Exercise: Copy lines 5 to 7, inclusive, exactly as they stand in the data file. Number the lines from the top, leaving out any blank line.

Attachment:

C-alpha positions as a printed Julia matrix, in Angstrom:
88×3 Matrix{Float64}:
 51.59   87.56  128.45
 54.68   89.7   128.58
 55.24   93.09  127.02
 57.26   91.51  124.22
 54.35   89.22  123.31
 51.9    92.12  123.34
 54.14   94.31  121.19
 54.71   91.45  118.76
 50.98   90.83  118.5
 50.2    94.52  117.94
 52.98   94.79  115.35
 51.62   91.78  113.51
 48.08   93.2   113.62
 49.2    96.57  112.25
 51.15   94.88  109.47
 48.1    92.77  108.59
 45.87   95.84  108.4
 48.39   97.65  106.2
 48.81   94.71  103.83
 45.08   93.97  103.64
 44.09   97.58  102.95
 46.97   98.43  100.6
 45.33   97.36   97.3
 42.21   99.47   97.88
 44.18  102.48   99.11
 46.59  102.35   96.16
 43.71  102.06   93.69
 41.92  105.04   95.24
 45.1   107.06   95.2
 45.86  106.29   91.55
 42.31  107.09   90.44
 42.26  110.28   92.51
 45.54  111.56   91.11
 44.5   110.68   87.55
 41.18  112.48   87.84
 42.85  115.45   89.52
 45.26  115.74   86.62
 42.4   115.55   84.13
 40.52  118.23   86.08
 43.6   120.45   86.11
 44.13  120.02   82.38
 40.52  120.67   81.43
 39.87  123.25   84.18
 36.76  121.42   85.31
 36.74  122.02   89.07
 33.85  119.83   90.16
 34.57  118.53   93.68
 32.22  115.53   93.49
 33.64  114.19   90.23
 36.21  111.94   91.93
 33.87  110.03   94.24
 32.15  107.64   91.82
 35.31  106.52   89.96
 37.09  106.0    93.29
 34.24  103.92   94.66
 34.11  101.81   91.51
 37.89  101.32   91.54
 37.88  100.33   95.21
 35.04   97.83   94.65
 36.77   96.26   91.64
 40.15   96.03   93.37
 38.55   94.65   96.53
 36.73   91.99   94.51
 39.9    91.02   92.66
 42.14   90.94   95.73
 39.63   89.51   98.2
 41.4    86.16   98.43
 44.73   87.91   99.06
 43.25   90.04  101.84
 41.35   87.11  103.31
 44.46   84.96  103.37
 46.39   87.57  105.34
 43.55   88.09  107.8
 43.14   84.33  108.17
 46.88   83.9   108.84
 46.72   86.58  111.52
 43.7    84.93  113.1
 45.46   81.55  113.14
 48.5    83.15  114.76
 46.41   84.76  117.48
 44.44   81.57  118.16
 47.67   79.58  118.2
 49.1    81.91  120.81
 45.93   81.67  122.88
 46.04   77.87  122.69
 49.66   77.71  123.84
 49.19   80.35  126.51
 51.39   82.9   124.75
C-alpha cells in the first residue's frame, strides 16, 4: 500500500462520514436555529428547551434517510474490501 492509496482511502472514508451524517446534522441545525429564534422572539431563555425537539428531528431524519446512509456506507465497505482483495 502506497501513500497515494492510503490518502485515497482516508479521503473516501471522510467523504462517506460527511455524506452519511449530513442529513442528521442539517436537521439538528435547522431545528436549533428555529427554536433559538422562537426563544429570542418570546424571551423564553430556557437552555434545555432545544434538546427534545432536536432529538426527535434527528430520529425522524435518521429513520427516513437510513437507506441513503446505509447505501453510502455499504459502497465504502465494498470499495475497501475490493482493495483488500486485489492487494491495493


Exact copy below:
 55.24   93.09  127.02
 57.26   91.51  124.22
 54.35   89.22  123.31